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Mature neutrophils are notoriously short-lived immune cells that cannot be genetically manipulated. Analysis of gene function therefore requires genetically modified animals, which is expensive, time-consuming, and costly in animal life. Analysis of gene function in neutrophils in a physiologically relevant context thus represents a significant problem in the field. We sought to overcome this obstruction in the field by developing a strategy for the analysis of gene function in neutrophils in a physiologically relevant context. Here, we demonstrate the functional relevance of in vitro conditional-Hoxb8 immortalized precursor-derived neutrophils. In vitro-derived neutrophils functionally resembled primary neutrophils, but critically, neutrophils generated in this way can be adoptively transferred into live animals and tracked during inflammatory responses using single-cell analysis to define functional attributes. We have validated this approach using CD11b-deficient neutrophils and replicated the key findings observed in gene-targeted animals and in naturally CD11b-deficient humans. Furthermore, we show that by retroviral transduction, one can generate stable alterations in the precursor cell lines and thus a continuous supply of functionally altered neutrophils. This novel technological advance offers for the first time the possibility of applying higher-throughput genetic modification and in vivo functional analysis to the neutrophil-lineage.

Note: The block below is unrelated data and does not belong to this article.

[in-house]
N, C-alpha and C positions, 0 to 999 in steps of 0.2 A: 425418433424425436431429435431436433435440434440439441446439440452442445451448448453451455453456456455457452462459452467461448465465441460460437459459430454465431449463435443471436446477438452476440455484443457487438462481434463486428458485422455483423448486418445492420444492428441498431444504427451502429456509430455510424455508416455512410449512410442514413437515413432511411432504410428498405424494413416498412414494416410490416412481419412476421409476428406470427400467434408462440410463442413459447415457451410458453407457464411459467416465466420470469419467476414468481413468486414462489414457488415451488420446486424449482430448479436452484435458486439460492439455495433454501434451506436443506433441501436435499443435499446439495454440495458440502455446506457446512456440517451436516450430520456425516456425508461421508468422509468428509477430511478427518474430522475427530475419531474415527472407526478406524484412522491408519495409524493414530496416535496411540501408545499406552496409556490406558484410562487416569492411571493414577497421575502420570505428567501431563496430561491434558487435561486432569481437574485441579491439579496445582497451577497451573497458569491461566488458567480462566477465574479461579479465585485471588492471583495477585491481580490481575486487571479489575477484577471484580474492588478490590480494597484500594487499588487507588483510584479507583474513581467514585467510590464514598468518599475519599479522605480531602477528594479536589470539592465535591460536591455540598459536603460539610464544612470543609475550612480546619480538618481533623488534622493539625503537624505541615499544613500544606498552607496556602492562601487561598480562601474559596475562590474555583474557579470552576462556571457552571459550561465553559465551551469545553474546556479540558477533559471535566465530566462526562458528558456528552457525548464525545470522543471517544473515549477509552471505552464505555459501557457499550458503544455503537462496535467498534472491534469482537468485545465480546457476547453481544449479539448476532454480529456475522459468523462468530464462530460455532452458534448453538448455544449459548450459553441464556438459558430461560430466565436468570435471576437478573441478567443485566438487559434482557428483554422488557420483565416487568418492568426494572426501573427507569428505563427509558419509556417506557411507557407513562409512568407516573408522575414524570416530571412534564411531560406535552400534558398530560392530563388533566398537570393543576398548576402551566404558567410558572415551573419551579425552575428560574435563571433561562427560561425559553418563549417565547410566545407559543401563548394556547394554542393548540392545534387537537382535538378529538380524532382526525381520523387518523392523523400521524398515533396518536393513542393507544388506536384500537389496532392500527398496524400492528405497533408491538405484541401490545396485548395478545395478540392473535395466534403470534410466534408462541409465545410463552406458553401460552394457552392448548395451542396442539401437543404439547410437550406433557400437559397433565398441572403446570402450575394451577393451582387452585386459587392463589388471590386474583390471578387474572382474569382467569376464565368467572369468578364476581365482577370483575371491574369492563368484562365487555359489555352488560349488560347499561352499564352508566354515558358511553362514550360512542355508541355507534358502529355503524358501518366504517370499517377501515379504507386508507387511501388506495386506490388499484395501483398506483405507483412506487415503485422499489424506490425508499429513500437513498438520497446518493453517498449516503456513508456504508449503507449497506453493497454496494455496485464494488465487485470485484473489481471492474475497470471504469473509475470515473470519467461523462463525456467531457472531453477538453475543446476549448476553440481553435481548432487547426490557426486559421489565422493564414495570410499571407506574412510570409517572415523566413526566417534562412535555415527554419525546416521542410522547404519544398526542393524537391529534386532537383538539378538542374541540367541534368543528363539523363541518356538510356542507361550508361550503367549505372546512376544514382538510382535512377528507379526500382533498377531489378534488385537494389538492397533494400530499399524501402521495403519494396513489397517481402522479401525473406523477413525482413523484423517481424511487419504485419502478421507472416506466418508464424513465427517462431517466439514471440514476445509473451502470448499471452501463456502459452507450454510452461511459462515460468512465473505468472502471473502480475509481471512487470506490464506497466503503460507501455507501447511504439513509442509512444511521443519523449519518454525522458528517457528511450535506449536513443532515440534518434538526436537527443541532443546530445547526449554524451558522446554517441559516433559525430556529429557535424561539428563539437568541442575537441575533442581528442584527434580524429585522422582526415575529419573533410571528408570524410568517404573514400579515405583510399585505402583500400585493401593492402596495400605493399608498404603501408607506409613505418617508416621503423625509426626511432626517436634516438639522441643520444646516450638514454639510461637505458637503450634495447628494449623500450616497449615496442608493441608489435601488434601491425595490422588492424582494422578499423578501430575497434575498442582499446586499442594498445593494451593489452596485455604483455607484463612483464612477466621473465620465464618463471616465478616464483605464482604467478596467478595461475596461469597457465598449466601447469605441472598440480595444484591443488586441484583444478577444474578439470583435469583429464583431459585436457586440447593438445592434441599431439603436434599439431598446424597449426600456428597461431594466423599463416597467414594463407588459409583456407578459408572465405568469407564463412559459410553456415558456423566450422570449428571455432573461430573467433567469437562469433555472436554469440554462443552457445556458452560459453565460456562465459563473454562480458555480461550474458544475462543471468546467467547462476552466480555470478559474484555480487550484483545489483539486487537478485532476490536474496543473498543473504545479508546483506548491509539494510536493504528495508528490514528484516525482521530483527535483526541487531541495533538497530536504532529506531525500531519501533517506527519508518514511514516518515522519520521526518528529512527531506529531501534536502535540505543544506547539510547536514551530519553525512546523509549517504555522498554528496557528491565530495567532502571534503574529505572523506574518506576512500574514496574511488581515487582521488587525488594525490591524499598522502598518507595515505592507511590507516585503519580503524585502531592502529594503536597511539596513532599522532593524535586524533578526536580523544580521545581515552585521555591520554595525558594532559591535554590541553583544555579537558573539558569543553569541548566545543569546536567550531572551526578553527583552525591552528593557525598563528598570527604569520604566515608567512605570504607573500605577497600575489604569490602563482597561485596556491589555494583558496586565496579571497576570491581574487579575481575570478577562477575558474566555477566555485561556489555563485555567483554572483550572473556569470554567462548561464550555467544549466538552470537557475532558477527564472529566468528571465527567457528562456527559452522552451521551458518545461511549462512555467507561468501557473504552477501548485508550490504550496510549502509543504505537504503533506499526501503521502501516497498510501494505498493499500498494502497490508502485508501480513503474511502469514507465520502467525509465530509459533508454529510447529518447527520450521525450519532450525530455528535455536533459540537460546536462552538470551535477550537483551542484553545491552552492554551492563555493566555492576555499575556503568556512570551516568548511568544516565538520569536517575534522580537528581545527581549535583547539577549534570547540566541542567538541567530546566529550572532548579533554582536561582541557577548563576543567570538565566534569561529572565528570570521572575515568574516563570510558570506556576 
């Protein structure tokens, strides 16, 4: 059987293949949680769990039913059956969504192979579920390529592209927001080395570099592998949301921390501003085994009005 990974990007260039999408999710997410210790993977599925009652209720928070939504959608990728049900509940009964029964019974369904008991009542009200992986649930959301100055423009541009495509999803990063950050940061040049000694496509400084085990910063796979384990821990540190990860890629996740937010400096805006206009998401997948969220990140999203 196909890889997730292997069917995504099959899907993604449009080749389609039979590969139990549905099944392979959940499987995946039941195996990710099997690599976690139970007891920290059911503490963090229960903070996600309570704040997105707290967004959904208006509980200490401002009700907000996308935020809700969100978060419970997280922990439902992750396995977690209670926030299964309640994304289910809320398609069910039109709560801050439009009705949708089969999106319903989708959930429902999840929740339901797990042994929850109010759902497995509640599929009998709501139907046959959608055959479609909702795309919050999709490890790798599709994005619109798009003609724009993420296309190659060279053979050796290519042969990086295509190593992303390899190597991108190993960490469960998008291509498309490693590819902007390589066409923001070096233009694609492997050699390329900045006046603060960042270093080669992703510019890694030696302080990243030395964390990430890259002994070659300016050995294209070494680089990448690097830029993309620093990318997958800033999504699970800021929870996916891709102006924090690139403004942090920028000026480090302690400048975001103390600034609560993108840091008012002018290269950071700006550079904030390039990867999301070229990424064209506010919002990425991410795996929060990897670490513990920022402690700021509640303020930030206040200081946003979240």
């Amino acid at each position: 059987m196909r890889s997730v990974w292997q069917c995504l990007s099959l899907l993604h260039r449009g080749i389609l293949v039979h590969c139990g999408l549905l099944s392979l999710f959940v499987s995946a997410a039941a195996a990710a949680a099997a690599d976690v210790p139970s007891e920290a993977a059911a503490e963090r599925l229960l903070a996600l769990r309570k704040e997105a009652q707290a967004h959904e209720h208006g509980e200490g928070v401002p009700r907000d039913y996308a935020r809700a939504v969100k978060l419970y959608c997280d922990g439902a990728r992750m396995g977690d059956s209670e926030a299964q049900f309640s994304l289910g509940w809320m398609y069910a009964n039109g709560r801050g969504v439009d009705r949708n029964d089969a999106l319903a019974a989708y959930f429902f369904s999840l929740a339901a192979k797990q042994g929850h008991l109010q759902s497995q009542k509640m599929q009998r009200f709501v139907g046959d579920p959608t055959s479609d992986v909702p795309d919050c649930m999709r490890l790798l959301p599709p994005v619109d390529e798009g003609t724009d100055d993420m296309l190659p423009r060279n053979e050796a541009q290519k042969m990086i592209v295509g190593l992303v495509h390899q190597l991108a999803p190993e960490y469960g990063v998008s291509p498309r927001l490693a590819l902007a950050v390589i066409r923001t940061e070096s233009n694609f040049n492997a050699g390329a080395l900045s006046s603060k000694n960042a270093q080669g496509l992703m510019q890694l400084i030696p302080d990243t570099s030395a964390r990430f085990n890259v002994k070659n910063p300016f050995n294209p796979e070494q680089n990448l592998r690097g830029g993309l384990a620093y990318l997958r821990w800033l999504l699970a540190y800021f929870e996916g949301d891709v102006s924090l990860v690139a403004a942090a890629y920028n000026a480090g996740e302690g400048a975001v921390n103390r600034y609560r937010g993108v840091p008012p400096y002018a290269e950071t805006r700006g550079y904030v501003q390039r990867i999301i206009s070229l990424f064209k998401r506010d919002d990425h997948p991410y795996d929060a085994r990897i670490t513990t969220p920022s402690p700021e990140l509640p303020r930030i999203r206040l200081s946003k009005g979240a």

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Glycogen synthase kinase-3 is required for efficient Dictyostelium chemotaxis.
Mol. Biol. Cell
PUBLISHED: 06-09-2010